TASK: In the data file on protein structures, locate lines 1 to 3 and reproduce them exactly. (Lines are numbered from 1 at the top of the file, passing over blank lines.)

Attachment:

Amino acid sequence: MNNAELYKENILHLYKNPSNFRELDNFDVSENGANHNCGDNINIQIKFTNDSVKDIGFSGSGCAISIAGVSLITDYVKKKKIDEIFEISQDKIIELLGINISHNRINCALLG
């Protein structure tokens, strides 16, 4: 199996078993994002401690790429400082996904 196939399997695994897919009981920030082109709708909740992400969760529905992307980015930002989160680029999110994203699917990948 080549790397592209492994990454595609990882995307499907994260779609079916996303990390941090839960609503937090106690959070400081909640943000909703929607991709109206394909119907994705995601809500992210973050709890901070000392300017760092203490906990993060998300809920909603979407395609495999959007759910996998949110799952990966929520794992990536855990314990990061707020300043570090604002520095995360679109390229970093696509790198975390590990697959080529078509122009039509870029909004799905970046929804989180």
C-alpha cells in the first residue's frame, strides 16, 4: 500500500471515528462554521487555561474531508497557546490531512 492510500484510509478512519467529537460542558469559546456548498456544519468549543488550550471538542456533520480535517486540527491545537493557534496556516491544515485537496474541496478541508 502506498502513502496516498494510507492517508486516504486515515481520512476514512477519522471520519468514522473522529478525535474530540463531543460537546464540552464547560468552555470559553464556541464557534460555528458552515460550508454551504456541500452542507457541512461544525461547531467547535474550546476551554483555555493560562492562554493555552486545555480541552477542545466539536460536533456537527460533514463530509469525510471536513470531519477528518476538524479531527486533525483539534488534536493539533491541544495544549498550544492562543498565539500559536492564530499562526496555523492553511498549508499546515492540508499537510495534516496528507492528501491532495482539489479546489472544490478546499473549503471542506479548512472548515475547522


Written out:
Amino acid sequence: MNNAELYKENILHLYKNPSNFRELDNFDVSENGANHNCGDNINIQIKFTNDSVKDIGFSGSGCAISIAGVSLITDYVKKKKIDEIFEISQDKIIELLGINISHNRINCALLG
């Protein structure tokens, strides 16, 4: 199996078993994002401690790429400082996904 196939399997695994897919009981920030082109709708909740992400969760529905992307980015930002989160680029999110994203699917990948 080549790397592209492994990454595609990882995307499907994260779609079916996303990390941090839960609503937090106690959070400081909640943000909703929607991709109206394909119907994705995601809500992210973050709890901070000392300017760092203490906990993060998300809920909603979407395609495999959007759910996998949110799952990966929520794992990536855990314990990061707020300043570090604002520095995360679109390229970093696509790198975390590990697959080529078509122009039509870029909004799905970046929804989180």
C-alpha cells in the first residue's frame, strides 16, 4: 500500500471515528462554521487555561474531508497557546490531512 492510500484510509478512519467529537460542558469559546456548498456544519468549543488550550471538542456533520480535517486540527491545537493557534496556516491544515485537496474541496478541508 502506498502513502496516498494510507492517508486516504486515515481520512476514512477519522471520519468514522473522529478525535474530540463531543460537546464540552464547560468552555470559553464556541464557534460555528458552515460550508454551504456541500452542507457541512461544525461547531467547535474550546476551554483555555493560562492562554493555552486545555480541552477542545466539536460536533456537527460533514463530509469525510471536513470531519477528518476538524479531527486533525483539534488534536493539533491541544495544549498550544492562543498565539500559536492564530499562526496555523492553511498549508499546515492540508499537510495534516496528507492528501491532495482539489479546489472544490478546499473549503471542506479548512472548515475547522